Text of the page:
When I’ve spoken to my mother about my early years she often remarks that I seemed to be such a happy and content child, so different from the troubled adult I seem to have grown into. I might begin to agree with her, to console her, but as I scrutinize my own memories closely I realize that I have always been of a rather nervous disposition. Even as a little girl I worried about what others thought about me and I was hit with bouts of hypochondria on a regular basis. I remember how every tummy ache sent of waves of fear that I had appendicitis and as I browsed my mother’s medical books I found new diseases to feel fearful about. With an introvert’s solemn character I studied the surrounding world closely and tried to figure out the most appropriate behavior to tackle it. When my classmates turned on me and I became a victim of bullying I never quite understood why. Any explanation is always reconstructed from adult knowledge based on vague memories.
In some ways I am glad I never discussed the torment I sometimes went through in school, in periods, always in periods, which made the bullying even harder to understand, especially since it was most often boys that were my tormentors. Except for the time when my best friend in 4th grade became a new tormentor overnight, I hardly noticed when girls were being cruel to me, sometimes I did not even notice until they apologized for it afterwards. It is not impossible to imagine my mother dragging up that tired old “oh, that boy only teases you because he likes you”. I cannot understand that line of reasoning now and I most certainly would not have been able to understand it then. In fact, the idea of romance was foreign to me as well, until when I began to emulate the behavior of my female classmates in 7th and 8th grade. In the early years of school, before the bullying had begun there was a boy I used to hang out with sometimes, mostly so he could tell me the details of a cartoon I liked but which aired on a TV network I did not have at the time. Our longest bit of playtime was when I was invited over to his home so we could play “Blow up the pigs” using his toy car play mat and his plastic barnyard animals. This bit of interaction with a boy though, prompted my mother to buy a button with his name on it for me and tease me about us being a couple. I can still vividly recall the rage and incredulity that my mother would even think that way about me.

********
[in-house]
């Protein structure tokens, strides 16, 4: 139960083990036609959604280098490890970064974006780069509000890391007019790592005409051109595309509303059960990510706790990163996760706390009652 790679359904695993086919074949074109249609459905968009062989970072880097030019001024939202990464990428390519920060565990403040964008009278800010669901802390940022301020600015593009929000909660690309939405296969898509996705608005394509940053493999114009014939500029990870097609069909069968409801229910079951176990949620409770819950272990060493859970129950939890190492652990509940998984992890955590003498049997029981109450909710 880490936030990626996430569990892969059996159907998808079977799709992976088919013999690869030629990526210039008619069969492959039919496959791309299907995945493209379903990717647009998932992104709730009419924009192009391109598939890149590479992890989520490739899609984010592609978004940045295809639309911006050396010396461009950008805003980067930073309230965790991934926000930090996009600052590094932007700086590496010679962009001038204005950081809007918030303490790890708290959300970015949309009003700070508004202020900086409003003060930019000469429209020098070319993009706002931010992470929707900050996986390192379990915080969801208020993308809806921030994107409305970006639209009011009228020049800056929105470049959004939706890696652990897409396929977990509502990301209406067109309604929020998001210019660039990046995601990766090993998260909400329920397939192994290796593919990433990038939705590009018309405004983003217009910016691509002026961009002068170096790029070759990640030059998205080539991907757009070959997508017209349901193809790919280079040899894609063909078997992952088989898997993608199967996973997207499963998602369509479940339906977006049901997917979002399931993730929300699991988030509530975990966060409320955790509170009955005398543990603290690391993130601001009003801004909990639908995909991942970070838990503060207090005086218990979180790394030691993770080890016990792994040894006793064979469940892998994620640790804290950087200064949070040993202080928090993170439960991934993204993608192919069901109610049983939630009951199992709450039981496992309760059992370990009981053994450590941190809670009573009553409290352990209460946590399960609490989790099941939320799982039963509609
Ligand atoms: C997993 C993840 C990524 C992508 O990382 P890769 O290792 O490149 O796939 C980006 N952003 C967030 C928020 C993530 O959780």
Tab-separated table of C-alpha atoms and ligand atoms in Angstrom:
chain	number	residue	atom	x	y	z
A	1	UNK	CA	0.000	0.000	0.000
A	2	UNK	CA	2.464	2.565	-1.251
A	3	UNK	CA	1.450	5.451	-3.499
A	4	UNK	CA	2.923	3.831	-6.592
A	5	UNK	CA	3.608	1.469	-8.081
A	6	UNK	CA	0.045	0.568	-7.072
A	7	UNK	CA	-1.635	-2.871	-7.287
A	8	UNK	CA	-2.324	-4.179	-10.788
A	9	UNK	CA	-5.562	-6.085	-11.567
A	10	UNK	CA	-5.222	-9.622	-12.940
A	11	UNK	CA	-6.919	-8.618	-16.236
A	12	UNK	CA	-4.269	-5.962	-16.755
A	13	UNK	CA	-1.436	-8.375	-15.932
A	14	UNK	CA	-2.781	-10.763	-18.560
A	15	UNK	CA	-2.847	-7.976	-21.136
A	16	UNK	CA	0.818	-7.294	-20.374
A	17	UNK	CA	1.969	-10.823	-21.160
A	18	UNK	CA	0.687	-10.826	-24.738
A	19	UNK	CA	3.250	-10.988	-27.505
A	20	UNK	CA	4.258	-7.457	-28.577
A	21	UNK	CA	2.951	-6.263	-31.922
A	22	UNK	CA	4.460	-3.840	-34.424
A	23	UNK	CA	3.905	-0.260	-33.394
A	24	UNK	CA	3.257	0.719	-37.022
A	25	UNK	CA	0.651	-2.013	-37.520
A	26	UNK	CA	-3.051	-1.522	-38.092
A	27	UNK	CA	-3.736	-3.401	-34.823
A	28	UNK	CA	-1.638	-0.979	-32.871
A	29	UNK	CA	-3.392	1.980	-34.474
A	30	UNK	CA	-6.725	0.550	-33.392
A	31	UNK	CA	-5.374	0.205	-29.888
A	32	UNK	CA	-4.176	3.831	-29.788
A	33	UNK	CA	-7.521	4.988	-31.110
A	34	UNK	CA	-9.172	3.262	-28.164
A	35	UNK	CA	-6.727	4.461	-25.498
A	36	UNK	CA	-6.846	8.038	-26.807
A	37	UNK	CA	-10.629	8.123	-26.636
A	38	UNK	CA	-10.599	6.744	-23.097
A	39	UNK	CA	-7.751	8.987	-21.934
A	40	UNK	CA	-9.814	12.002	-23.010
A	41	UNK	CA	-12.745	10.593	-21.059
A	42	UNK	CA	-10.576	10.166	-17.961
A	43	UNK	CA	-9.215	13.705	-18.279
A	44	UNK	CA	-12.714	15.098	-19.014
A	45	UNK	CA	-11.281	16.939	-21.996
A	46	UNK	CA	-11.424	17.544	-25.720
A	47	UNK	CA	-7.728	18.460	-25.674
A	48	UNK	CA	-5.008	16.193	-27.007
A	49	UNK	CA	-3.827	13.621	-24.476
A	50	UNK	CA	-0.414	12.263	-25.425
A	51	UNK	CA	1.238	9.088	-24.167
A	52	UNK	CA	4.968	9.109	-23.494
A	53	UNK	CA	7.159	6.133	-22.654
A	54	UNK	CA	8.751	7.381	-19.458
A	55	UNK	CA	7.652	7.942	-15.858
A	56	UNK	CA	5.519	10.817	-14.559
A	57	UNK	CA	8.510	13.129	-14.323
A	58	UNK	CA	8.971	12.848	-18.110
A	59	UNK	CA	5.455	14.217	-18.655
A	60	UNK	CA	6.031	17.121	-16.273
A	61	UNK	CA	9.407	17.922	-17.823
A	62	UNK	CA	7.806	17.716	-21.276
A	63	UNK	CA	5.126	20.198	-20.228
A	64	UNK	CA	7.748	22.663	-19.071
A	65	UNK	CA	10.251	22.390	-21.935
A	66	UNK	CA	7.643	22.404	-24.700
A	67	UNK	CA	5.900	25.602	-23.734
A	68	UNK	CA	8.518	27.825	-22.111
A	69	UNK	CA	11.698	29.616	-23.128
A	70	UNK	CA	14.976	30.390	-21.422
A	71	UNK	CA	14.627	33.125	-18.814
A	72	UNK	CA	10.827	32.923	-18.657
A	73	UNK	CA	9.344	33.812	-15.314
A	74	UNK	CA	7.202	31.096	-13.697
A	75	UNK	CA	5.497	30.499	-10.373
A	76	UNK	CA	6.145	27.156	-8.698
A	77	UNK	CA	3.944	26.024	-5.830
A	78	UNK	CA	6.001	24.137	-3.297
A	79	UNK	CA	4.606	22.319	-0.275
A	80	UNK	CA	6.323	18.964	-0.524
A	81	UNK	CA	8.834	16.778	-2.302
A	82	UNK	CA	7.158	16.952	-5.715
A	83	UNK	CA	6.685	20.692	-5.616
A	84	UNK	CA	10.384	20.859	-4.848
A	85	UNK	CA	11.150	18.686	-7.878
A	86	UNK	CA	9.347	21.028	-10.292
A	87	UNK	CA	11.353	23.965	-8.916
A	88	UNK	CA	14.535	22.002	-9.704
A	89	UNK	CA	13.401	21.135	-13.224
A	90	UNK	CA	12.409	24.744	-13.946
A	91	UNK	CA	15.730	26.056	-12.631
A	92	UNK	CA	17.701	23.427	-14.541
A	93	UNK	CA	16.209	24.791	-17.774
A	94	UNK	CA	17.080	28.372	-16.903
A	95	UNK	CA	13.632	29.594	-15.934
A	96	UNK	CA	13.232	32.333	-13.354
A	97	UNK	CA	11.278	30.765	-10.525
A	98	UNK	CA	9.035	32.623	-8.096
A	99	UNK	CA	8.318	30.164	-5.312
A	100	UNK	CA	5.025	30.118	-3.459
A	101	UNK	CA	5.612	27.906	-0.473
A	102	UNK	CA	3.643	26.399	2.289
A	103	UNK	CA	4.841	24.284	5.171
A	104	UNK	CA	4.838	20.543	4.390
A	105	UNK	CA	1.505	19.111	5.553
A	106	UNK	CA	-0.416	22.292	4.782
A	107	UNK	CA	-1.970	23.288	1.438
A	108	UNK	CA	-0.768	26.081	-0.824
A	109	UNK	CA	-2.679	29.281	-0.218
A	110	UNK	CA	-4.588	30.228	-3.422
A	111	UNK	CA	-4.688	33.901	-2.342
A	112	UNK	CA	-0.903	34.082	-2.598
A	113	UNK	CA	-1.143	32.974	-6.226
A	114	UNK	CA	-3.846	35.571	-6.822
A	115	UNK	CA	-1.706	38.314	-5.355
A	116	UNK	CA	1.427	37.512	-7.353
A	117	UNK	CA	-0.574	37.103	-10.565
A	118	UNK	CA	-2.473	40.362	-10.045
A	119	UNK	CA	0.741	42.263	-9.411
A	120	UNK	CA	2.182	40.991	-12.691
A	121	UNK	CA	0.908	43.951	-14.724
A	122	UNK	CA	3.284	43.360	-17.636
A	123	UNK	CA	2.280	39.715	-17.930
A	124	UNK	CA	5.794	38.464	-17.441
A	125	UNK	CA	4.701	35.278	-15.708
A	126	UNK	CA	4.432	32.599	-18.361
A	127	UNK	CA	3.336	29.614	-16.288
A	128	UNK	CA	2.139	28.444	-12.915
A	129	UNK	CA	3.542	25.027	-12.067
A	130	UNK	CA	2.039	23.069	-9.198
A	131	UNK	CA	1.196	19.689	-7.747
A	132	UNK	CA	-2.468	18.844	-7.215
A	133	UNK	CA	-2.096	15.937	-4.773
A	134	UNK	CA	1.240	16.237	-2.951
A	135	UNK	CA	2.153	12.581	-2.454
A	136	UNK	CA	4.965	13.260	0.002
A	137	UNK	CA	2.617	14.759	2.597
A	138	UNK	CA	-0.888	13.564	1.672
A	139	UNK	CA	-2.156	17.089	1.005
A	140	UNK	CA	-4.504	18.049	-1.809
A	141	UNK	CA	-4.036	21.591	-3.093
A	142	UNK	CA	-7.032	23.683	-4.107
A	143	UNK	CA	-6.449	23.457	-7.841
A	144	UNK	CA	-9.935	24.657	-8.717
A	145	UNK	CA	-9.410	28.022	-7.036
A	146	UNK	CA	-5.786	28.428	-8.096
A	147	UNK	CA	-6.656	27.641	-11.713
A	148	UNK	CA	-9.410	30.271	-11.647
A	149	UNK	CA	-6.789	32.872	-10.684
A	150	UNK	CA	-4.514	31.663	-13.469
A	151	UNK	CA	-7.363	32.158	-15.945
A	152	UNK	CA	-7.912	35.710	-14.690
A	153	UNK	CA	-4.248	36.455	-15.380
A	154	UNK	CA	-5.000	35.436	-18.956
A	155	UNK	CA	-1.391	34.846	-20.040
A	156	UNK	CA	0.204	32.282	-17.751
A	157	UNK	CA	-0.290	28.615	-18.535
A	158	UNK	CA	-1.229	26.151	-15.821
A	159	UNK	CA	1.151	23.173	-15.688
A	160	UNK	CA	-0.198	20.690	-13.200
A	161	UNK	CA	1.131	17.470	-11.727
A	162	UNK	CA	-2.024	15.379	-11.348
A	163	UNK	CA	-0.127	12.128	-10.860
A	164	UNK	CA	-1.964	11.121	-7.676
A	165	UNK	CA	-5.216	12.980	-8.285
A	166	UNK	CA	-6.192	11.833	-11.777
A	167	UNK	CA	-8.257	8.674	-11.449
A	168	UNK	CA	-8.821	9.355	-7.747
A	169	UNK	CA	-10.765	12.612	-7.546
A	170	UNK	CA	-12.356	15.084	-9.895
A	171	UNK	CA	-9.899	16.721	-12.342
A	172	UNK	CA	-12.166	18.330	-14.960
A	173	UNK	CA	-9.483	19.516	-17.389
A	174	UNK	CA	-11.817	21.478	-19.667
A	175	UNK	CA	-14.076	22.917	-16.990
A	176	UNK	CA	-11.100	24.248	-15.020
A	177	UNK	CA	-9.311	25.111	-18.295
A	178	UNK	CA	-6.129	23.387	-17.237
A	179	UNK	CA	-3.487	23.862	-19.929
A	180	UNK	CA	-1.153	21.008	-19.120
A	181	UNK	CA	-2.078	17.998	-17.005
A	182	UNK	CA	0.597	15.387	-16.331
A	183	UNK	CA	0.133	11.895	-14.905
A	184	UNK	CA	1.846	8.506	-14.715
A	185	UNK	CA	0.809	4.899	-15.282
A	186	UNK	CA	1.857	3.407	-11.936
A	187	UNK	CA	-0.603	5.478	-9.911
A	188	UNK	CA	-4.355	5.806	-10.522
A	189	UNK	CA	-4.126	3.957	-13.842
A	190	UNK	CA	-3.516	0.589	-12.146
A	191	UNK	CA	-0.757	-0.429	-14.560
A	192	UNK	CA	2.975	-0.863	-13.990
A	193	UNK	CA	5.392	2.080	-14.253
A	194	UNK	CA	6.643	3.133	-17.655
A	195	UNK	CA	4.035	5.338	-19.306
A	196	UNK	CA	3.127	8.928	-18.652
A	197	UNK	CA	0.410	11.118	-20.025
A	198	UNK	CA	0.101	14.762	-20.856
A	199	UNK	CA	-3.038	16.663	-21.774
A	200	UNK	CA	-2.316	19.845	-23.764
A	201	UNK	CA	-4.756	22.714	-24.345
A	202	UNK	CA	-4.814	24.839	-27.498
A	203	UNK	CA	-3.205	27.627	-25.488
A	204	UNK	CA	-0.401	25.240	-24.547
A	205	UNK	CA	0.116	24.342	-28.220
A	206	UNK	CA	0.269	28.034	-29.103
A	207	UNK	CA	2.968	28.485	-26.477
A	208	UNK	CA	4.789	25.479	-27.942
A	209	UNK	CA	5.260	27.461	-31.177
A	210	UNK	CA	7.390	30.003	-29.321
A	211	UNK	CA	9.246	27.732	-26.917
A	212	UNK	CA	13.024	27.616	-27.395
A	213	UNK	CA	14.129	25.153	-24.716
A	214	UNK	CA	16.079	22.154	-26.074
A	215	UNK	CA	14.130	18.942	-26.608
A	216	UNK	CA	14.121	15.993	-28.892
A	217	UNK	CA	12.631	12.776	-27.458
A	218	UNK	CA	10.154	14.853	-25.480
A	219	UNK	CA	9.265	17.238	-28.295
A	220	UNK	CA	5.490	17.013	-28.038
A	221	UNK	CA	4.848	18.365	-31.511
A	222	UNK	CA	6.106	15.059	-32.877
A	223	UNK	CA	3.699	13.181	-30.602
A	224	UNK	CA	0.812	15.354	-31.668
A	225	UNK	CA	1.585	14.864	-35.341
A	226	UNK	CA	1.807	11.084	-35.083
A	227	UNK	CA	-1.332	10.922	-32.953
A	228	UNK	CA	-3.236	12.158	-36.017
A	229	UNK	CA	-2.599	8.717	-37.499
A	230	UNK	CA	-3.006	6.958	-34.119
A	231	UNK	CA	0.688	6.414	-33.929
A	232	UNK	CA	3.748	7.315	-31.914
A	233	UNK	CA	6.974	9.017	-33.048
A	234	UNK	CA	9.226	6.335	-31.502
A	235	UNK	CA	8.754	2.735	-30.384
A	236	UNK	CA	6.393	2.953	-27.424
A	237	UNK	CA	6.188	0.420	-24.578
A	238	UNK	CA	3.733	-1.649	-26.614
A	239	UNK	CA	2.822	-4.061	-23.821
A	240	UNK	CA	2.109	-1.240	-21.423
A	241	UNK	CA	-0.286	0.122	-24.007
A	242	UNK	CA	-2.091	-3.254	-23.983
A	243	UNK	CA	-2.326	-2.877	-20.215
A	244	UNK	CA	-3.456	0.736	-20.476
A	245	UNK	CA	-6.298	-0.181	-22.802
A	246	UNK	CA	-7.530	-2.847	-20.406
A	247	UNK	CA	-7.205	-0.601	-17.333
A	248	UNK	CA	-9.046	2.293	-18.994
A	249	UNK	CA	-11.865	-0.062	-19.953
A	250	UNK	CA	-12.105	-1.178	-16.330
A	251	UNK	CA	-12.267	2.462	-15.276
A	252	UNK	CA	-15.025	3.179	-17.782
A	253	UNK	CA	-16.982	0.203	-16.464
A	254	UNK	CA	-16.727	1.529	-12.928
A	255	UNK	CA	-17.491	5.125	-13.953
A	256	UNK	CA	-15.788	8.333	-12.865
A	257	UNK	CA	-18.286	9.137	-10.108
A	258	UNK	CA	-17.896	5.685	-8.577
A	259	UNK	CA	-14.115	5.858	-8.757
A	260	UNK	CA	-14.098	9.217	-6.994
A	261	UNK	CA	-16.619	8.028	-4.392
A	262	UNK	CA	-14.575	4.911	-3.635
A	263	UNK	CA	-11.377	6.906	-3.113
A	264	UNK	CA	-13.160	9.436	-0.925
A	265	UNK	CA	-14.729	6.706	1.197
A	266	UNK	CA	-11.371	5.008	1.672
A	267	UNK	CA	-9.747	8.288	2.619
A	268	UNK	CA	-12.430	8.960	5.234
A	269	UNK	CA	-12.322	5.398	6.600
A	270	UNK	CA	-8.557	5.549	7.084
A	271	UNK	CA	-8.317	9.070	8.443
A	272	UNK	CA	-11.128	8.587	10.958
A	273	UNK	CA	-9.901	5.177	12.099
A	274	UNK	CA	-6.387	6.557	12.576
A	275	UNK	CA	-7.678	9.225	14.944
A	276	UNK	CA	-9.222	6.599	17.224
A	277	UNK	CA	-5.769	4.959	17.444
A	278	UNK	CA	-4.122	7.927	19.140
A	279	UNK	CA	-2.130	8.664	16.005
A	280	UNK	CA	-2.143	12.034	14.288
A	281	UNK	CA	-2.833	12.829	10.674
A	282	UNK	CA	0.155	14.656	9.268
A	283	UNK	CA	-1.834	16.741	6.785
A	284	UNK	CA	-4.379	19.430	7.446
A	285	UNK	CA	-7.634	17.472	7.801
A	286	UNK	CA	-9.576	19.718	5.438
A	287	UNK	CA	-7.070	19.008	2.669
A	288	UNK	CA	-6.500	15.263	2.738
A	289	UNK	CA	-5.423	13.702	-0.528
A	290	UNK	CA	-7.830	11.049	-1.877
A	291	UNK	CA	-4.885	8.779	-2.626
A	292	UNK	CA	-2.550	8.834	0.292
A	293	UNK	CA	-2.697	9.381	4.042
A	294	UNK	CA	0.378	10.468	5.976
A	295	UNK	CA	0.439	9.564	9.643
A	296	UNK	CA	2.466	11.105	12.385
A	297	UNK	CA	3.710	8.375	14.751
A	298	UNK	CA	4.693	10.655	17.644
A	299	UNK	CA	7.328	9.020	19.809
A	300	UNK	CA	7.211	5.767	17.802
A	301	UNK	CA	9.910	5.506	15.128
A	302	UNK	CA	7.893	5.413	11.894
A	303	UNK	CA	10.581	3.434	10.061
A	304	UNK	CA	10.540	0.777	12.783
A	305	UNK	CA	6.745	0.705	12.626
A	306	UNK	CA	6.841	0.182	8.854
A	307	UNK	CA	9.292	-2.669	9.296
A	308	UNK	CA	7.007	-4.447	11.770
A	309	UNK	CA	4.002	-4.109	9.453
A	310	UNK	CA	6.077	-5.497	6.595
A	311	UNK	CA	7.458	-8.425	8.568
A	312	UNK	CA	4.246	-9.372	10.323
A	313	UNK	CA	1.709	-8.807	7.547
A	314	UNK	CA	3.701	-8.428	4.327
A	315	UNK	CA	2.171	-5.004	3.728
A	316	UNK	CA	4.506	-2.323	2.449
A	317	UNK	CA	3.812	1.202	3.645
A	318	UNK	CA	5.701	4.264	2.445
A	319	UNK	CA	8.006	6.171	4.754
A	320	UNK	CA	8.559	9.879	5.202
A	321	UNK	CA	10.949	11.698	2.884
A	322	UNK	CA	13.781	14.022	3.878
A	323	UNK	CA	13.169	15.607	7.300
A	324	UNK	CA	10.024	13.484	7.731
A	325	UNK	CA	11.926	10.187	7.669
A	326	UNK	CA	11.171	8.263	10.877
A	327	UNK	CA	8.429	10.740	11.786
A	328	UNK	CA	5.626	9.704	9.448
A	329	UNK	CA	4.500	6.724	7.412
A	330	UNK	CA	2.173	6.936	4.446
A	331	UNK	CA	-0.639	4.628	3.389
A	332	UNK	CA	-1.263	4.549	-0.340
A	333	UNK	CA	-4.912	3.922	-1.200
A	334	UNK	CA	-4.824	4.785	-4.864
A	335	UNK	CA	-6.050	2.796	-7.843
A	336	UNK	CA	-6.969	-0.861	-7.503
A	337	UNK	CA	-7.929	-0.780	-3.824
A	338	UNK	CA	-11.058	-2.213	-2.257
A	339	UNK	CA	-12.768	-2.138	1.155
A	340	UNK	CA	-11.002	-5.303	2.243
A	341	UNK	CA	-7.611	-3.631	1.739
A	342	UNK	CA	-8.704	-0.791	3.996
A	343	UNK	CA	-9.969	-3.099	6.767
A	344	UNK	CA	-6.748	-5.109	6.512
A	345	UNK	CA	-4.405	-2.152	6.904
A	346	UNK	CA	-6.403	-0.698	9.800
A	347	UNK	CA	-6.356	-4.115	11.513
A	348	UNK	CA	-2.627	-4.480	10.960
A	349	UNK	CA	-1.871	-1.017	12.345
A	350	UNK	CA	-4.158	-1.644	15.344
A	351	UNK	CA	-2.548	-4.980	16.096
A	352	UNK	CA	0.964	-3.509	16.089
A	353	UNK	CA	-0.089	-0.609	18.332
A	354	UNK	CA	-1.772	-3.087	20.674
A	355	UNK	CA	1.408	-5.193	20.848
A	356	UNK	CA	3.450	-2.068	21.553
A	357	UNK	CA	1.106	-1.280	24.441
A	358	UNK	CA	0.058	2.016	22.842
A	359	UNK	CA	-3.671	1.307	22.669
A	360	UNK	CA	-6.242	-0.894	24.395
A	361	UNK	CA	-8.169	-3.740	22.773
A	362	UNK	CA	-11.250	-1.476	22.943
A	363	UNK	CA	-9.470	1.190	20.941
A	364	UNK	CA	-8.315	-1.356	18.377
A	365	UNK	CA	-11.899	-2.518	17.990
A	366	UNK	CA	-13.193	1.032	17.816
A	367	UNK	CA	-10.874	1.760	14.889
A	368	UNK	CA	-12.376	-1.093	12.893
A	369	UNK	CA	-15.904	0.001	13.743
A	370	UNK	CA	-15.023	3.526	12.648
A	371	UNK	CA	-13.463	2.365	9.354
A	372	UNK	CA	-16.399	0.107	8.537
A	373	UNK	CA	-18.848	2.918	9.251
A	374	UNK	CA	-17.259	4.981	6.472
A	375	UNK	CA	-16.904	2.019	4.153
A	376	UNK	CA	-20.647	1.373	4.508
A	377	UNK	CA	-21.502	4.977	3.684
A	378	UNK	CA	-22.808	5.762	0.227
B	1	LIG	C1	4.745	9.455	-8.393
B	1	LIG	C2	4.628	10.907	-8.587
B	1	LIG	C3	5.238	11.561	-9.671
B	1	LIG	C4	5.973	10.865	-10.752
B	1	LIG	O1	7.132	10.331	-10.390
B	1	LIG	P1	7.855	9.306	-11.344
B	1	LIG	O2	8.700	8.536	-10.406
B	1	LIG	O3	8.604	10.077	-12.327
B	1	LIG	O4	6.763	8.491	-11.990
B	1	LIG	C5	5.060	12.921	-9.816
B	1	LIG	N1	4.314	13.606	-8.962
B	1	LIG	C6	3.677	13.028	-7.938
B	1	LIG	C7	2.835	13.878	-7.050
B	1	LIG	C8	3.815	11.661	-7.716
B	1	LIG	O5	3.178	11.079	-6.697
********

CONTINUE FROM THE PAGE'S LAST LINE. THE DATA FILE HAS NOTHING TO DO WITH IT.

I do think the torment, which varied from name-calling and cruel teasing, light shoving to just being ignored and picked last in gym class, did affect my personality. If my disposition had been nervously observant before, surely it made me even more cautious in my interactions with other people. I would become more observant and often I would remain by myself, as that seemed the safest option. Only when I trusted people not to be cruel did I come along for group outings and the like. In that way the Internet became perfect for me, with everyone being so far away I could take my time and observe their chatter and pick out which ones I liked the most, just from how they expressed themselves in text, from their words and wisdom. It must have worked for me as many of those I got to know online are still a part of my life today, while all of my old classmates, even the ones I got along with, are just barely remembered names, faces that are growing fuzzy like the photo of Marty McFly and his family in Back to the Future 2.